Now far from his childhood home in Afghanistan, US Army tanker Mohammad Jamil is assigned to Fort McCoy, where he interprets for Afghan evacuees. Photo courtesy of Mohammad Jamil.
When Mohammad Jamil was a child growing up in Afghanistan, his father impressed upon him the importance of education. Jamil learned English at a young age, but he couldn’t have known that linguistic skill would lead to a whole new life in the United States and the opportunity to help other Afghans after they were evacuated from Kabul.
Jamil is now a sergeant and tank gunner in the US Army. While he is normally assigned to 1st Battalion, 66th Armor Regiment, 3rd Armored Brigade Combat Team, 4th Infantry Division, this fall he took on a special assignment as an interpreter at Fort McCoy, Wisconsin, assisting at a medical clinic for Afghan evacuees awaiting resettlement.
Working as an interpreter is nothing new for Jamil. When he was in his early 20s, he found himself translating for various American military units in Afghanistan.
“I was just a normal person, looking for work, and there was an opening for local national language linguists,” Jamil, now 32, told Coffee or Die Magazine. “I was really young. In my eyes, it was a normal job.”
Jamil did that “normal job” for a year and a half between 2012 and 2013. He facilitated interactions between Afghans and Americans while attached to multiple units from Texas, Hawaii, and Fort Carson, Colorado — the latter was, coincidentally, the same unit to which he is now assigned. But his job put his life in danger.
“People started hating,” he said, speaking of the threats he faced to his physical safety. “My life was stressful.” So an Army captain he knew submitted paperwork to get Jamil a Special Immigrant Visa, and in 2014, he started over in America.
It was a huge culture shock. After years of watching American movies, he found real life didn’t resemble Hollywood’s depiction at all.
“I had to work — I had to pay taxes,” he recalls about his first impressions. “But overall I was able to blend into society and find my way.”
Whenever Jamil told people he used to work for the Army, they would thank him for his service, treating him with respect he didn’t feel he deserved. He wondered what he could do to earn that respect. By 2017, it was clear to Jamil that his calling was serving his new country in the Army, and he became a tank gunner.
“Sometimes when you’re a tanker, you hate your life, because your vehicle goes down all the time,” he said. “But I love my tank. I love shooting guns.” He compares it to the movie Fury, in which a team of soldiers played by Shia LaBeouf, Jon Bernthal, and Michael Peña declare being a tanker the best job they’ve ever had.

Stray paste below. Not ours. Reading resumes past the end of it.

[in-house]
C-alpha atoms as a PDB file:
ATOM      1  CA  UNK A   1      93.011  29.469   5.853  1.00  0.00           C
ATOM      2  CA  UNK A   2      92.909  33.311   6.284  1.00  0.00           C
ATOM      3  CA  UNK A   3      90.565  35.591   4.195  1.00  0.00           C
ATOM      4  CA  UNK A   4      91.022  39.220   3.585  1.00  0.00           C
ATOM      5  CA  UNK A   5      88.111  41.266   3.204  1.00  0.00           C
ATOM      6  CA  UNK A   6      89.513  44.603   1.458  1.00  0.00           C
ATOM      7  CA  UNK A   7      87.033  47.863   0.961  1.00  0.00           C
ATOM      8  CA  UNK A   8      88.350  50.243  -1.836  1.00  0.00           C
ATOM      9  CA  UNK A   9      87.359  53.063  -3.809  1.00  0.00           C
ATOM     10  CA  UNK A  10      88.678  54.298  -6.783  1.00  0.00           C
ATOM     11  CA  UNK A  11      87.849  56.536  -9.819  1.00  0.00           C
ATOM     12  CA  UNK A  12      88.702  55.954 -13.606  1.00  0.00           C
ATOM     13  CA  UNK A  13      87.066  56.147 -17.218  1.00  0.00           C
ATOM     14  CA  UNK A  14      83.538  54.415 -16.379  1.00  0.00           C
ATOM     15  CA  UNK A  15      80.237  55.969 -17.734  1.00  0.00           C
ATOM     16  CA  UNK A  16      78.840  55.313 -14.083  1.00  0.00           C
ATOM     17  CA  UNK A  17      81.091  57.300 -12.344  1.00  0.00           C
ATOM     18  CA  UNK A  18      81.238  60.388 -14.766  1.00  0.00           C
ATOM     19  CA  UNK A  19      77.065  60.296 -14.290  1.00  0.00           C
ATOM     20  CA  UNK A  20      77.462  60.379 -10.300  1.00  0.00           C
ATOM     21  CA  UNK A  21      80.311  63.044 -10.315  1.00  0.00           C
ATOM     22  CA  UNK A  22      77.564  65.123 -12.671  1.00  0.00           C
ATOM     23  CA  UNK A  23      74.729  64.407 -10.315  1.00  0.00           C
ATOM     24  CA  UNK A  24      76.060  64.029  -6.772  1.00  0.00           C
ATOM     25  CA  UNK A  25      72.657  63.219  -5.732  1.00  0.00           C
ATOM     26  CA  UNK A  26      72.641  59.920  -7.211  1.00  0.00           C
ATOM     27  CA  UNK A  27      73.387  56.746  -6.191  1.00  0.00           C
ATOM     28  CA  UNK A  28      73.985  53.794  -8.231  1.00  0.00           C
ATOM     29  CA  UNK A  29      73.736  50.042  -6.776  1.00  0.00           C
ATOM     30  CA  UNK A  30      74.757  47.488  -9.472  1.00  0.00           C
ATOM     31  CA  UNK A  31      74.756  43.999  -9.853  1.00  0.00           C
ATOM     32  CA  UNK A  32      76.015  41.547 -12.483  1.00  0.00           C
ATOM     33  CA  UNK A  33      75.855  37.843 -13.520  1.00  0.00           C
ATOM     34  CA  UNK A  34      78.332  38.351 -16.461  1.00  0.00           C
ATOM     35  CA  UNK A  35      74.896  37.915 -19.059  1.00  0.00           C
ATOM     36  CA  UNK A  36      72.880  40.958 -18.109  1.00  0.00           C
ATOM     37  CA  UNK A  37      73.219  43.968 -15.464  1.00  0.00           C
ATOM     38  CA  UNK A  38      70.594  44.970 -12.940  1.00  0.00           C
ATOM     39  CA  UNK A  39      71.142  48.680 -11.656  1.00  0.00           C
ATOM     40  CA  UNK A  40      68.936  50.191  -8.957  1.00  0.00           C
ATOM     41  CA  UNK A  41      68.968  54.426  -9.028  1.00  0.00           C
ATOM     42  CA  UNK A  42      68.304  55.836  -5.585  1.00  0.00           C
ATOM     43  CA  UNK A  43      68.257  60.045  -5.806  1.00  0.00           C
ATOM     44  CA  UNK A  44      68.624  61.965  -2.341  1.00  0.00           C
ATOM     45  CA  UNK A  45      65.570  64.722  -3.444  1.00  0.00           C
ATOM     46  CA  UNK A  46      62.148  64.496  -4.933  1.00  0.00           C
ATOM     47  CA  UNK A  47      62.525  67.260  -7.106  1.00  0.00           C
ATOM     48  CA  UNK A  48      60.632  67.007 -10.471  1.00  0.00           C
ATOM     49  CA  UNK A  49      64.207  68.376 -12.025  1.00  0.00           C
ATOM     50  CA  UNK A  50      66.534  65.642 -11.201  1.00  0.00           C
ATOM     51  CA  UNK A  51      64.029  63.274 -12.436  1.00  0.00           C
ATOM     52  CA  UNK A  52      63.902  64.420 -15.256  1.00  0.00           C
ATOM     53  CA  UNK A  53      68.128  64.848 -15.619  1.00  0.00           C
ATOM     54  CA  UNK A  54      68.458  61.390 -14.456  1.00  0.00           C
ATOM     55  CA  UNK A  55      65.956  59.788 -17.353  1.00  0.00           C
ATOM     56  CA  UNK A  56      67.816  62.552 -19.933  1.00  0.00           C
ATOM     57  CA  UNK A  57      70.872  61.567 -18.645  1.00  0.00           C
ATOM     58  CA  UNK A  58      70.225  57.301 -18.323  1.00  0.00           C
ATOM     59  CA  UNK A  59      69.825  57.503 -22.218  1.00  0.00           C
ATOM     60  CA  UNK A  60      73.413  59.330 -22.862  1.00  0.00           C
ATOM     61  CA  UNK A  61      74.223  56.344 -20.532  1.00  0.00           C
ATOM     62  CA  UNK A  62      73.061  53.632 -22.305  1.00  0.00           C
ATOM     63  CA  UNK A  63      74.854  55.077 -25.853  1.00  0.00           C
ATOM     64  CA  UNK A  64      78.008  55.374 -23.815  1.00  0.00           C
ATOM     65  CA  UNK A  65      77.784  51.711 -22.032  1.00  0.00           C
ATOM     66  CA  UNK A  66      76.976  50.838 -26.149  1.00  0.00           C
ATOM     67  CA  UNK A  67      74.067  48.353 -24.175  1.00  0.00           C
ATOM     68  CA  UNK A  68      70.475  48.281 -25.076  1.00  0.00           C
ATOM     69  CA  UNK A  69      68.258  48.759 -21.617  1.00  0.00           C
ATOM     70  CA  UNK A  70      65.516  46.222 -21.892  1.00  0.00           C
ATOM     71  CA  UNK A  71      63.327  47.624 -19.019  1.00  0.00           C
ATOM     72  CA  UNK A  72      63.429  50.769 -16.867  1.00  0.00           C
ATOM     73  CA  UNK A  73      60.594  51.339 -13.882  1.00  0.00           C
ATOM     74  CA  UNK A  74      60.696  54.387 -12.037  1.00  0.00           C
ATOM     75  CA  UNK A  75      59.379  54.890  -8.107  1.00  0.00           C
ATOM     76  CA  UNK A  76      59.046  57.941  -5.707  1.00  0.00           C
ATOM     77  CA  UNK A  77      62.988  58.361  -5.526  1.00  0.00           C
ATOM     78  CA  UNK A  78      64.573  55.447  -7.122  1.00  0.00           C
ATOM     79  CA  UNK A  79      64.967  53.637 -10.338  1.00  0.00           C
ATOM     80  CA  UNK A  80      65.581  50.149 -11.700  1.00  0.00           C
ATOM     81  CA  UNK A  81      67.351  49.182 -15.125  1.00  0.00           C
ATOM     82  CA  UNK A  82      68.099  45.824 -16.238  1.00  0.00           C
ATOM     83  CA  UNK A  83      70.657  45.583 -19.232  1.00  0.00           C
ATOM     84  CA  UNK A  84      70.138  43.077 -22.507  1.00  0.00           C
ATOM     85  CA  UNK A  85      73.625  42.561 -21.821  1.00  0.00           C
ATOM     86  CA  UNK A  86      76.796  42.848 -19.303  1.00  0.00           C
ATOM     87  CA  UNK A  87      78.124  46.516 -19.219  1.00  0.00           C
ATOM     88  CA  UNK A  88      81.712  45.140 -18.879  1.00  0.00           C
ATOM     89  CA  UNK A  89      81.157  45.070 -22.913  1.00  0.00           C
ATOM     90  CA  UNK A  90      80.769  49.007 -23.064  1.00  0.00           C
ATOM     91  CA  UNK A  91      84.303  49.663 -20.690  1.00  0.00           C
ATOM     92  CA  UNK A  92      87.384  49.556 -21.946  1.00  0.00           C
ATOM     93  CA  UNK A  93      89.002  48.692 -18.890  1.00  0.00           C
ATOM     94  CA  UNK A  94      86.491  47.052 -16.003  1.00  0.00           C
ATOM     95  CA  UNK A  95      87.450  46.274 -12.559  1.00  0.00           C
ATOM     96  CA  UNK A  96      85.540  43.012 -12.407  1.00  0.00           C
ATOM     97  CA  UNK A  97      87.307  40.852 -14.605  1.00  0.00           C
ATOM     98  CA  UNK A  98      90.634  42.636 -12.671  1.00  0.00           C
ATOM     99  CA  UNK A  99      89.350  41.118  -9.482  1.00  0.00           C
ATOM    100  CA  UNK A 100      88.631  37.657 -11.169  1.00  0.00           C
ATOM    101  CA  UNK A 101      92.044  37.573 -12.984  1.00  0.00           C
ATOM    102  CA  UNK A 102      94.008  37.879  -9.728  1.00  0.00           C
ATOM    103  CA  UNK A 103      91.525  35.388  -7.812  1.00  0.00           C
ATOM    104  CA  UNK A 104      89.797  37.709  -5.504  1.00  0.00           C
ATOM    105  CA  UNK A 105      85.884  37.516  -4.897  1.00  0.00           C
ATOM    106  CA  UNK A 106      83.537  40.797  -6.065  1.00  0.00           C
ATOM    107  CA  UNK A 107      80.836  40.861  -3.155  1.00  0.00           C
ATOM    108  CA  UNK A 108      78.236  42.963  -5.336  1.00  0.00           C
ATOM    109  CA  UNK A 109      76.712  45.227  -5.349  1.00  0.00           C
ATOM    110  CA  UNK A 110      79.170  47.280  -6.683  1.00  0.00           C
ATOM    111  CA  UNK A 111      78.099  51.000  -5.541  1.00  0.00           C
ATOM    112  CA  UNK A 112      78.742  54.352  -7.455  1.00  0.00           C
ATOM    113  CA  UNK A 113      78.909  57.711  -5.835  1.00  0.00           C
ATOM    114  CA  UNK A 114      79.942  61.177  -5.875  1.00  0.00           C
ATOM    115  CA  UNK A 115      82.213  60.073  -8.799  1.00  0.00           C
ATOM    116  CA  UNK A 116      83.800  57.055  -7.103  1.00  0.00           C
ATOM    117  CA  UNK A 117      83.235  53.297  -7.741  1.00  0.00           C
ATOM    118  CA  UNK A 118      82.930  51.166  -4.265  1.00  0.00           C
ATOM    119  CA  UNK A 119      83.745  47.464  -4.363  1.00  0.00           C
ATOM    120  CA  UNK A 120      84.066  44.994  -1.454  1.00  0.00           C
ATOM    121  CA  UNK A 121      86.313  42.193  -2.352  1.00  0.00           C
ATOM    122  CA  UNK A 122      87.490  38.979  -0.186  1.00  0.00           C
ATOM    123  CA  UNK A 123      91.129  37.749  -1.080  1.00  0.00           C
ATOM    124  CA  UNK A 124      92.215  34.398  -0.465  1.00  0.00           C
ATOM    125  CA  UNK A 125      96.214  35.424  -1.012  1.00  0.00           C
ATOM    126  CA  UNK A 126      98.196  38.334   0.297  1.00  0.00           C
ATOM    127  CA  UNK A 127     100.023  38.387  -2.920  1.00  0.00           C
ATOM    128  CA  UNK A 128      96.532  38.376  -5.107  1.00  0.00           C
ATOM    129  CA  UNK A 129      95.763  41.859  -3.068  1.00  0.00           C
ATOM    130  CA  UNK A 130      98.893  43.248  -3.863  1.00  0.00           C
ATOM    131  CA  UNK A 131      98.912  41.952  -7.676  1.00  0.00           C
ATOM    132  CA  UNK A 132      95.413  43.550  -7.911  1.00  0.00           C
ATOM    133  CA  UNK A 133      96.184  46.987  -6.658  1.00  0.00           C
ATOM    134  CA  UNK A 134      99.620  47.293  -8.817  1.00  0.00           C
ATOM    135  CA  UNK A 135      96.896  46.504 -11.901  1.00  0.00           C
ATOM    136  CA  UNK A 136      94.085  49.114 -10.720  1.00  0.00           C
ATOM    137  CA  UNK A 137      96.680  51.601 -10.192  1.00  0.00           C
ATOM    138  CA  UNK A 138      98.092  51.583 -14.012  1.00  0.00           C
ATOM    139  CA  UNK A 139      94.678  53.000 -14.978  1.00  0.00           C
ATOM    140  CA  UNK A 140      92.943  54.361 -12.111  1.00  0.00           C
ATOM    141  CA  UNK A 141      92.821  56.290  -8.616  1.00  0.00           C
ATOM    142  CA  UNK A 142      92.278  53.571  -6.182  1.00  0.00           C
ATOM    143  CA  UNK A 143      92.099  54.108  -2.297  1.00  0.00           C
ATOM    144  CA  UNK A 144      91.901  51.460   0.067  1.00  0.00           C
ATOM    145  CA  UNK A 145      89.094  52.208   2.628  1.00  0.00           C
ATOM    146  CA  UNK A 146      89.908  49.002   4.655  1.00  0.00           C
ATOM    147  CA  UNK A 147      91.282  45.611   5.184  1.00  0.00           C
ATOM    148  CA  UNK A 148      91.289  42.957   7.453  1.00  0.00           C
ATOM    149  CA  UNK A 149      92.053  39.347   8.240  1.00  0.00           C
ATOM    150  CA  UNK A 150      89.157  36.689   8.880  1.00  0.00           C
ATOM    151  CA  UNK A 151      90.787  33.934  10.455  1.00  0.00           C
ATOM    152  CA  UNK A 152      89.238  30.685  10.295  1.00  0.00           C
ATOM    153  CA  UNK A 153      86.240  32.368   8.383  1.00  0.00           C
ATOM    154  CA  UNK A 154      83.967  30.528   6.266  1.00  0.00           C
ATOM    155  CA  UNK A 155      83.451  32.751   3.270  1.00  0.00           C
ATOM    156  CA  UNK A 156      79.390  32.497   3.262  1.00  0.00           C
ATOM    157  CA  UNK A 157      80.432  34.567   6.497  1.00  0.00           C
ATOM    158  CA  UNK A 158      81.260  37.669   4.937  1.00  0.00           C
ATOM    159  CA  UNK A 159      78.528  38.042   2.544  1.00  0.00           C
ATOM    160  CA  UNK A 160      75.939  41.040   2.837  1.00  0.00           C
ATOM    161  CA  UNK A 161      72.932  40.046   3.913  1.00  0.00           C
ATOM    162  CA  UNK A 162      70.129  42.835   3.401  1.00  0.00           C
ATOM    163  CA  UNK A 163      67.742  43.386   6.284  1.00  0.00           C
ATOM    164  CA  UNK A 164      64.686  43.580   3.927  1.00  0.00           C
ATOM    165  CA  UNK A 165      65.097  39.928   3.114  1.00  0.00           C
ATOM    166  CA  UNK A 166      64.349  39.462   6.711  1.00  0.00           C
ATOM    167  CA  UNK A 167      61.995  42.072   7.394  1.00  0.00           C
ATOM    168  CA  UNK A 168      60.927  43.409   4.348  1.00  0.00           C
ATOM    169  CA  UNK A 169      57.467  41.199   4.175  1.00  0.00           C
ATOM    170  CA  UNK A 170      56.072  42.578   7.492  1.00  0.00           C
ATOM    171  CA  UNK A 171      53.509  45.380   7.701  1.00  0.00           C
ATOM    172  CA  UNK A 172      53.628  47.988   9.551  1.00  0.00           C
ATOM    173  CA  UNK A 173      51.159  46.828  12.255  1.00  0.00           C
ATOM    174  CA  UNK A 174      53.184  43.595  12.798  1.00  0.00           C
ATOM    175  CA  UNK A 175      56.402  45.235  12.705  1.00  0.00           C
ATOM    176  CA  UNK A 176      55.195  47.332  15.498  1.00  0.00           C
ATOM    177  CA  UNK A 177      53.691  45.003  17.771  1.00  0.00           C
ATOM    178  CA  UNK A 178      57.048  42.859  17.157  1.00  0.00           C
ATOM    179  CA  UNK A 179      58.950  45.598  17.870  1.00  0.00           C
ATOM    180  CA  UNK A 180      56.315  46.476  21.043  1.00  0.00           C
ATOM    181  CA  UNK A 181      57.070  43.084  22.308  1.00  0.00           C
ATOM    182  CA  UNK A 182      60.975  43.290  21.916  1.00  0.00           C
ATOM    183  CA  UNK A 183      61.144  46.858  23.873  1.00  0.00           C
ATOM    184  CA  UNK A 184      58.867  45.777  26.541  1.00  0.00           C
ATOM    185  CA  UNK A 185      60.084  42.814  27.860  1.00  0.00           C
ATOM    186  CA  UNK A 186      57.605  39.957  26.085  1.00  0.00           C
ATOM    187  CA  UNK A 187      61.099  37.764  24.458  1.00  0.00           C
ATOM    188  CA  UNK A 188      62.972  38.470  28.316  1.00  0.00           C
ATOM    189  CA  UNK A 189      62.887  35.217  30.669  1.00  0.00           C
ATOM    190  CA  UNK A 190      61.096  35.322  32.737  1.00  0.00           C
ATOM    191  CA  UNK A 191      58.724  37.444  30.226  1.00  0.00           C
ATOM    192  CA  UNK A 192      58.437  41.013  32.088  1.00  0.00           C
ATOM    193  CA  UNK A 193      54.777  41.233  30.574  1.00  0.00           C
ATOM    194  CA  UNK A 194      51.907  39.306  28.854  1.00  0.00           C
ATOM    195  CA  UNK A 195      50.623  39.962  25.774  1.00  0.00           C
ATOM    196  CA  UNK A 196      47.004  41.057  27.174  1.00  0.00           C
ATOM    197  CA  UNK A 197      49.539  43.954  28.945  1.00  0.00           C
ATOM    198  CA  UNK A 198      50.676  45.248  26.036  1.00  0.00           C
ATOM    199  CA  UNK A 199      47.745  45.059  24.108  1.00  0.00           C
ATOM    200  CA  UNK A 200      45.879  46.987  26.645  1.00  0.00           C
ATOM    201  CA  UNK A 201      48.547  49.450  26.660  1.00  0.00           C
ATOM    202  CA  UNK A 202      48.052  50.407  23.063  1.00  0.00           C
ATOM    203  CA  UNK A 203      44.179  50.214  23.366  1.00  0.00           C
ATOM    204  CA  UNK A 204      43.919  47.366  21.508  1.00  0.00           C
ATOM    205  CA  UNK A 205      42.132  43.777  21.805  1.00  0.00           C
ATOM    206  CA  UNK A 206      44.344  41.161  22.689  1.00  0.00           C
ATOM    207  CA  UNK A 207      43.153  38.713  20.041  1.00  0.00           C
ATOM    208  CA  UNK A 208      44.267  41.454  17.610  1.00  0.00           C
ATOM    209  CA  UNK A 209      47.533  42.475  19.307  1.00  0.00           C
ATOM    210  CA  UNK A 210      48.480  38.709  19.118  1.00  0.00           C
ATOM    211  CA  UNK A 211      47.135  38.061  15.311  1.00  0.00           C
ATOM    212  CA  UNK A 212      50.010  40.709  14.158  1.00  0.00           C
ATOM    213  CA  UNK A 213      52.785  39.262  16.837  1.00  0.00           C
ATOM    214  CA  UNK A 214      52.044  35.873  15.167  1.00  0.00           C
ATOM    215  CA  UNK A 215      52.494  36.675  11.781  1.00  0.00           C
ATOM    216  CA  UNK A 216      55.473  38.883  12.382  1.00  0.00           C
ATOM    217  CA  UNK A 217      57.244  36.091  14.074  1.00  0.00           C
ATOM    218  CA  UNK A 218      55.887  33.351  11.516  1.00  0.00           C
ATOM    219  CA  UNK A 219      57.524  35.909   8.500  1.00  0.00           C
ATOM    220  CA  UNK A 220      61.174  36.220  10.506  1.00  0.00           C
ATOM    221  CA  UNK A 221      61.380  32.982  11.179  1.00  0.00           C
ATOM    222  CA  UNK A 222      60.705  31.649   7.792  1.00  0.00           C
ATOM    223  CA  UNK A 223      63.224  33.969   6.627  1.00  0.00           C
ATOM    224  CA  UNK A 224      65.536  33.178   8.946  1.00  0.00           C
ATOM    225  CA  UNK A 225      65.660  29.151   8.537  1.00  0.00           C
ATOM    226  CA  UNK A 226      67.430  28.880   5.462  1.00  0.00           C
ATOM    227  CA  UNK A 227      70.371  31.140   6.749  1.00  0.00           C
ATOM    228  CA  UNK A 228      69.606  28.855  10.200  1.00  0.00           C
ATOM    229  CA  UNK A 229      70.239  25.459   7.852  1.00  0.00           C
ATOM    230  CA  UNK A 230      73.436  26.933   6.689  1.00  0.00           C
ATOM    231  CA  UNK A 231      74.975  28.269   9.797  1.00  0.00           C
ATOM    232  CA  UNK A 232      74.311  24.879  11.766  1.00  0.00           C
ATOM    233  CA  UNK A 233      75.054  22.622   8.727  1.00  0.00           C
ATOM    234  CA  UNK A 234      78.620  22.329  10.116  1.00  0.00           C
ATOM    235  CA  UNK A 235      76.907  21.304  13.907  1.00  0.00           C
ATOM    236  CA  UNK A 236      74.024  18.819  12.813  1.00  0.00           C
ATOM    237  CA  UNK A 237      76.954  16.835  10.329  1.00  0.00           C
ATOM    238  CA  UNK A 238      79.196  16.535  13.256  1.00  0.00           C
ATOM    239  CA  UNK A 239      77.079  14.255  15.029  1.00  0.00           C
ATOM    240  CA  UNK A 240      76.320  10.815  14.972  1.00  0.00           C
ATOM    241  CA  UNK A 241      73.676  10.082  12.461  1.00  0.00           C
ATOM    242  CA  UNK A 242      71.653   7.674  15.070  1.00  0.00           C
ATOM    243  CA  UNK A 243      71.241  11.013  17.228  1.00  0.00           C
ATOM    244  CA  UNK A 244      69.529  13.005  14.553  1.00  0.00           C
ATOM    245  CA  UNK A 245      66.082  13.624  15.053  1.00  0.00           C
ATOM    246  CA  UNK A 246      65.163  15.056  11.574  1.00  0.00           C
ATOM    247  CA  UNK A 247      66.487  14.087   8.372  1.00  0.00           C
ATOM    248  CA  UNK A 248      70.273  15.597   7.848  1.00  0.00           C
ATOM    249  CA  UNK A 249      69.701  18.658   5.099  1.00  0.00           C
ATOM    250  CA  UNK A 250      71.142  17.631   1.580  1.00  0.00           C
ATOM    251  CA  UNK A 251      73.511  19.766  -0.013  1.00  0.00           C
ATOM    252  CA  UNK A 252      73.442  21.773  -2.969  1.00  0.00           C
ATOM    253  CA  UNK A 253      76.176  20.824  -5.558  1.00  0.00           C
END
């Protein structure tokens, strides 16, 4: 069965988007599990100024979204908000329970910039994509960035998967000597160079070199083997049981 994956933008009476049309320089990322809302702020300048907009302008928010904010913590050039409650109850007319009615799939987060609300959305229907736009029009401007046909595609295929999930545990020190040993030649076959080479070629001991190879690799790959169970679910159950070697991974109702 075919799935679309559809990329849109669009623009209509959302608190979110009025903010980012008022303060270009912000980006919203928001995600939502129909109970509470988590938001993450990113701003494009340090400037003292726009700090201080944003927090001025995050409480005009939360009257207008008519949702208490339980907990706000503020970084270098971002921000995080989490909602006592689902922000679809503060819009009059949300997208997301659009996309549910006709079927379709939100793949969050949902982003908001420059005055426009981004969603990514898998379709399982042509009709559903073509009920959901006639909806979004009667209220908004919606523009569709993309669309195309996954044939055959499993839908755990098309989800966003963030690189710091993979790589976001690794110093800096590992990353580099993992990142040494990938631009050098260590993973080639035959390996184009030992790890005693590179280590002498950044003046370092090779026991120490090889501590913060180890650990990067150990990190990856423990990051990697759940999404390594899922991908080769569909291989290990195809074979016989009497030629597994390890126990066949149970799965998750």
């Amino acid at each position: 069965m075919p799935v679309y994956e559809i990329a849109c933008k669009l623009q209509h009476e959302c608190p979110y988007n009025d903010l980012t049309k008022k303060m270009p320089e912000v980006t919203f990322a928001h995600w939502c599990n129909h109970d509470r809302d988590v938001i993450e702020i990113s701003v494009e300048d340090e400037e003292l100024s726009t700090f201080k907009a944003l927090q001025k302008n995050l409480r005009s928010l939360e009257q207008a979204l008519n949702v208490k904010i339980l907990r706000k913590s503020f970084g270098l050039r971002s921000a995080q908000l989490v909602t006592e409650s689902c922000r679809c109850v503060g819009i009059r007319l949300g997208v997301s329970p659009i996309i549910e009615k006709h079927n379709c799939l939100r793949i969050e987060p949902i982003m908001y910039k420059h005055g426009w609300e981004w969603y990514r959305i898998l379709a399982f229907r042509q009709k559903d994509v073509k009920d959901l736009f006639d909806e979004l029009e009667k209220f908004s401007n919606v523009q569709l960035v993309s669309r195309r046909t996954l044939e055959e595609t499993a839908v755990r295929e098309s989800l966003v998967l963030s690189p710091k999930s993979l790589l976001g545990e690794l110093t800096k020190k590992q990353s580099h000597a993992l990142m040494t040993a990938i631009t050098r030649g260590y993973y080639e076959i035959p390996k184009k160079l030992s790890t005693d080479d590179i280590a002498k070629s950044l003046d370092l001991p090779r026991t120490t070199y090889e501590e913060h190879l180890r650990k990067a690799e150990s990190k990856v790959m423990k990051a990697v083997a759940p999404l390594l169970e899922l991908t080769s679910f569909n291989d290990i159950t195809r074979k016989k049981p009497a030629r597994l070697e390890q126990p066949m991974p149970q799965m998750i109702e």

Jamil has been working privately to bring some of his extended family to America, a “work in progress,” he said. Then, in September, the Army offered him a temporary assignment to work as an interpreter with the Afghan evacuees at Fort McCoy.
“Without any doubt, without any question, I accepted it,” Jamil said. “I could bring some change that actually matters, help actual people.”
As of Thursday, Nov. 18, around 45,000 Afghans — mostly classified as humanitarian evacuees — remained in temporary camps on seven US military bases, waiting to be resettled, according to the Department of Homeland Security.
Jamil works in a clinic at Fort McCoy and initially worried that people would be extremely sick, even beyond the Fort McCoy staff’s ability to help. But everything has run smoothly. His main job involves interacting with children.
“These kids had no future under the regime in Afghanistan,” Jamil said.
He has bonded deeply with the patients he sees every day. The kids have told him they dream of being doctors and engineers.
“Some of them even want to be soldiers like me,” he said. “That’s been the most valuable experience for me, seeing how all these kids will grow up and serve their new country.”
Maggie BenZvi is a contributing editor for Coffee or Die. She holds a bachelor’s degree in political science from the University of Chicago and a master’s degree in human rights from Columbia University, and has worked for the ACLU as well as the International Rescue Committee. She has also completed a summer journalism program at Northwestern University’s Medill School of Journalism. In addition to her work at Coffee or Die, she’s a stay-at-home mom and, notably, does not drink coffee. Got a tip? Get in touch!
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